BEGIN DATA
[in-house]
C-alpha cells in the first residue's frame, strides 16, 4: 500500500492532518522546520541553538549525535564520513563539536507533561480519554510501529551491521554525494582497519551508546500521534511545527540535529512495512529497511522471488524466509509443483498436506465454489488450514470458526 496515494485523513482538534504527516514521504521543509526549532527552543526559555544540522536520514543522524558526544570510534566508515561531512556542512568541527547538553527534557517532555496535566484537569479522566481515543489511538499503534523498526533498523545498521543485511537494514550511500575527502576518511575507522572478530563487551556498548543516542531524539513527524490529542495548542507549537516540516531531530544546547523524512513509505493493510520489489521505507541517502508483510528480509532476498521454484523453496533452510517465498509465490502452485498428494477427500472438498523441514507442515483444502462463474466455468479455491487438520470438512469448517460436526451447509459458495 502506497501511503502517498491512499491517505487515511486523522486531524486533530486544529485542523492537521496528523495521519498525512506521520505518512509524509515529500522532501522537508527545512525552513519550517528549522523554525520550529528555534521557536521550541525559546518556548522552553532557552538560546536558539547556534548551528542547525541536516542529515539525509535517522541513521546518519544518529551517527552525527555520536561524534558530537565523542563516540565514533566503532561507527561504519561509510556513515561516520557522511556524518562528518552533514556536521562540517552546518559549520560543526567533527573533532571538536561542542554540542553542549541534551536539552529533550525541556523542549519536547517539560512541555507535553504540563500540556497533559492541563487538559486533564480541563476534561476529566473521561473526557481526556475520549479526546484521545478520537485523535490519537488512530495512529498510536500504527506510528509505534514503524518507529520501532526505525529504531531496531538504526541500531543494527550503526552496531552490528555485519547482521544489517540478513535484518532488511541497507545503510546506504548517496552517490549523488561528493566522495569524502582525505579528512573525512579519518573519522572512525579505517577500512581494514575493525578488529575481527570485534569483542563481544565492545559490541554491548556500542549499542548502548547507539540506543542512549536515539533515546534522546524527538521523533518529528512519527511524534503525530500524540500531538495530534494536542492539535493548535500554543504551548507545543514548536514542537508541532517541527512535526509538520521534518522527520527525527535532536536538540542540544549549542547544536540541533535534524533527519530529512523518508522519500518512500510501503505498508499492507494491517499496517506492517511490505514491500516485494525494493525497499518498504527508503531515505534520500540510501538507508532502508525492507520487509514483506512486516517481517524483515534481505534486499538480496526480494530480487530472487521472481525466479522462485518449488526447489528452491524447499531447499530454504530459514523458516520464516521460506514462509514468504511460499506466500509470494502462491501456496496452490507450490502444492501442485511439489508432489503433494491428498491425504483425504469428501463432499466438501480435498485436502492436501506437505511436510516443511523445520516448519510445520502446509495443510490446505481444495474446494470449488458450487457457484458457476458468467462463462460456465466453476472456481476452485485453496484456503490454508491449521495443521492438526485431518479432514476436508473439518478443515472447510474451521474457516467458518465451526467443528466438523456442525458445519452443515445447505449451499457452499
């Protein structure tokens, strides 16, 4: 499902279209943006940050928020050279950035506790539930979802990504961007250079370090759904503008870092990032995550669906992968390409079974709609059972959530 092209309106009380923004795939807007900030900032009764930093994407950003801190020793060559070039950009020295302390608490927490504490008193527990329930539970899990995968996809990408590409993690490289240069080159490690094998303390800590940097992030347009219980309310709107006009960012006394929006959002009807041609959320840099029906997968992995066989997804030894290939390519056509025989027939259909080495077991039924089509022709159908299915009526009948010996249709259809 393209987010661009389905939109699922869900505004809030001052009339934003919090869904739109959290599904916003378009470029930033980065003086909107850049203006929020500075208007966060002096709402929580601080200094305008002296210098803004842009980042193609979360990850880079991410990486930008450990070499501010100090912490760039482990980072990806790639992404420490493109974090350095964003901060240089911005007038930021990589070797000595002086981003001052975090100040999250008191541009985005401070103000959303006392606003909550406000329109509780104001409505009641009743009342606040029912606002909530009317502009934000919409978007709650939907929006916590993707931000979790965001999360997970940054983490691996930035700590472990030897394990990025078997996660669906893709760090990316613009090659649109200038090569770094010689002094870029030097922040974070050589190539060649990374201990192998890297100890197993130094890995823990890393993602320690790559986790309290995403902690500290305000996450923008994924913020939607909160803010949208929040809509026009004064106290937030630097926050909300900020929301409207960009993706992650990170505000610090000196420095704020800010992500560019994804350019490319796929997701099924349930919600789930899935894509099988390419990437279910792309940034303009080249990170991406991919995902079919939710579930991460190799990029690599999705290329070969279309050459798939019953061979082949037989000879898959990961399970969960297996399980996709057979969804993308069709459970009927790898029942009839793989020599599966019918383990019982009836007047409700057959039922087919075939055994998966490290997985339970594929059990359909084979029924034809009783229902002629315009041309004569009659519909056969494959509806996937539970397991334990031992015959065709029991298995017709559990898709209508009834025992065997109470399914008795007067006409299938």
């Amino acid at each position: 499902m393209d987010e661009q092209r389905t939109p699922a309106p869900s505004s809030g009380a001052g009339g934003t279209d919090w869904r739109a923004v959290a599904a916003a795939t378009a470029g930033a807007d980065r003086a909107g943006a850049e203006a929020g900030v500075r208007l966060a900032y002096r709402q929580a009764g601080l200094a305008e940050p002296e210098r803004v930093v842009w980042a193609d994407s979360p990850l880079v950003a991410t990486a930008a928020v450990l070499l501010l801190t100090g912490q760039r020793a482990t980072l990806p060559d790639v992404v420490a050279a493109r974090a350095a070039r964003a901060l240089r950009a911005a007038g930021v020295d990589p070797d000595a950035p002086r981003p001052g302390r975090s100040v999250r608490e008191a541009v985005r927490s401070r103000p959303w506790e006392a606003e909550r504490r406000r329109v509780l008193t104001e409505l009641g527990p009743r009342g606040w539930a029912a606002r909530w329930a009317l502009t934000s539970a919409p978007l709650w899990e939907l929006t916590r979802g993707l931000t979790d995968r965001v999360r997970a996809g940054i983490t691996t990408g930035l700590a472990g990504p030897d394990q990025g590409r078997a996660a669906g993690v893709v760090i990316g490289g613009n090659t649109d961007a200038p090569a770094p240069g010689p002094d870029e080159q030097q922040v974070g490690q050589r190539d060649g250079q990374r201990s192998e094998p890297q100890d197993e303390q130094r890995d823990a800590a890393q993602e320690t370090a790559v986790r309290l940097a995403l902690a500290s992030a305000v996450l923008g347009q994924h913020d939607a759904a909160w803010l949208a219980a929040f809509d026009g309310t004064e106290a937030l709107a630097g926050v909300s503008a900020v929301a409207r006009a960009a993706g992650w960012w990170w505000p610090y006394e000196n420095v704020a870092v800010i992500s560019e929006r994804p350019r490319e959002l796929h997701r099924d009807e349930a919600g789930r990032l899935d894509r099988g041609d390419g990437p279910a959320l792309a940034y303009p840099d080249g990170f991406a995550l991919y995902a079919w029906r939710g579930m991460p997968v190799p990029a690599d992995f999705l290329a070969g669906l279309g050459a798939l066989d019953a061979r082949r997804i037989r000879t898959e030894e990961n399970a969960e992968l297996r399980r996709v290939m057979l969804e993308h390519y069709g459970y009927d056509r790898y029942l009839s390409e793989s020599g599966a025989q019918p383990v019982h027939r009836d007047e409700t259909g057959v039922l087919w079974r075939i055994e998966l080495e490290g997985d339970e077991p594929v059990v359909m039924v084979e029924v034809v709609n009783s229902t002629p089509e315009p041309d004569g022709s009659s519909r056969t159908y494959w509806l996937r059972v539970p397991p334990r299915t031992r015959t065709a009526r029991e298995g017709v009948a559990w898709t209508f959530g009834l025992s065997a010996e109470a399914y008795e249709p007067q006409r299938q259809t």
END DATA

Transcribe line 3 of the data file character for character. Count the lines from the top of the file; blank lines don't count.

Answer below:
């Protein structure tokens, strides 16, 4: 499902279209943006940050928020050279950035506790539930979802990504961007250079370090759904503008870092990032995550669906992968390409079974709609059972959530 092209309106009380923004795939807007900030900032009764930093994407950003801190020793060559070039950009020295302390608490927490504490008193527990329930539970899990995968996809990408590409993690490289240069080159490690094998303390800590940097992030347009219980309310709107006009960012006394929006959002009807041609959320840099029906997968992995066989997804030894290939390519056509025989027939259909080495077991039924089509022709159908299915009526009948010996249709259809 393209987010661009389905939109699922869900505004809030001052009339934003919090869904739109959290599904916003378009470029930033980065003086909107850049203006929020500075208007966060002096709402929580601080200094305008002296210098803004842009980042193609979360990850880079991410990486930008450990070499501010100090912490760039482990980072990806790639992404420490493109974090350095964003901060240089911005007038930021990589070797000595002086981003001052975090100040999250008191541009985005401070103000959303006392606003909550406000329109509780104001409505009641009743009342606040029912606002909530009317502009934000919409978007709650939907929006916590993707931000979790965001999360997970940054983490691996930035700590472990030897394990990025078997996660669906893709760090990316613009090659649109200038090569770094010689002094870029030097922040974070050589190539060649990374201990192998890297100890197993130094890995823990890393993602320690790559986790309290995403902690500290305000996450923008994924913020939607909160803010949208929040809509026009004064106290937030630097926050909300900020929301409207960009993706992650990170505000610090000196420095704020800010992500560019994804350019490319796929997701099924349930919600789930899935894509099988390419990437279910792309940034303009080249990170991406991919995902079919939710579930991460190799990029690599999705290329070969279309050459798939019953061979082949037989000879898959990961399970969960297996399980996709057979969804993308069709459970009927790898029942009839793989020599599966019918383990019982009836007047409700057959039922087919075939055994998966490290997985339970594929059990359909084979029924034809009783229902002629315009041309004569009659519909056969494959509806996937539970397991334990031992015959065709029991298995017709559990898709209508009834025992065997109470399914008795007067006409299938």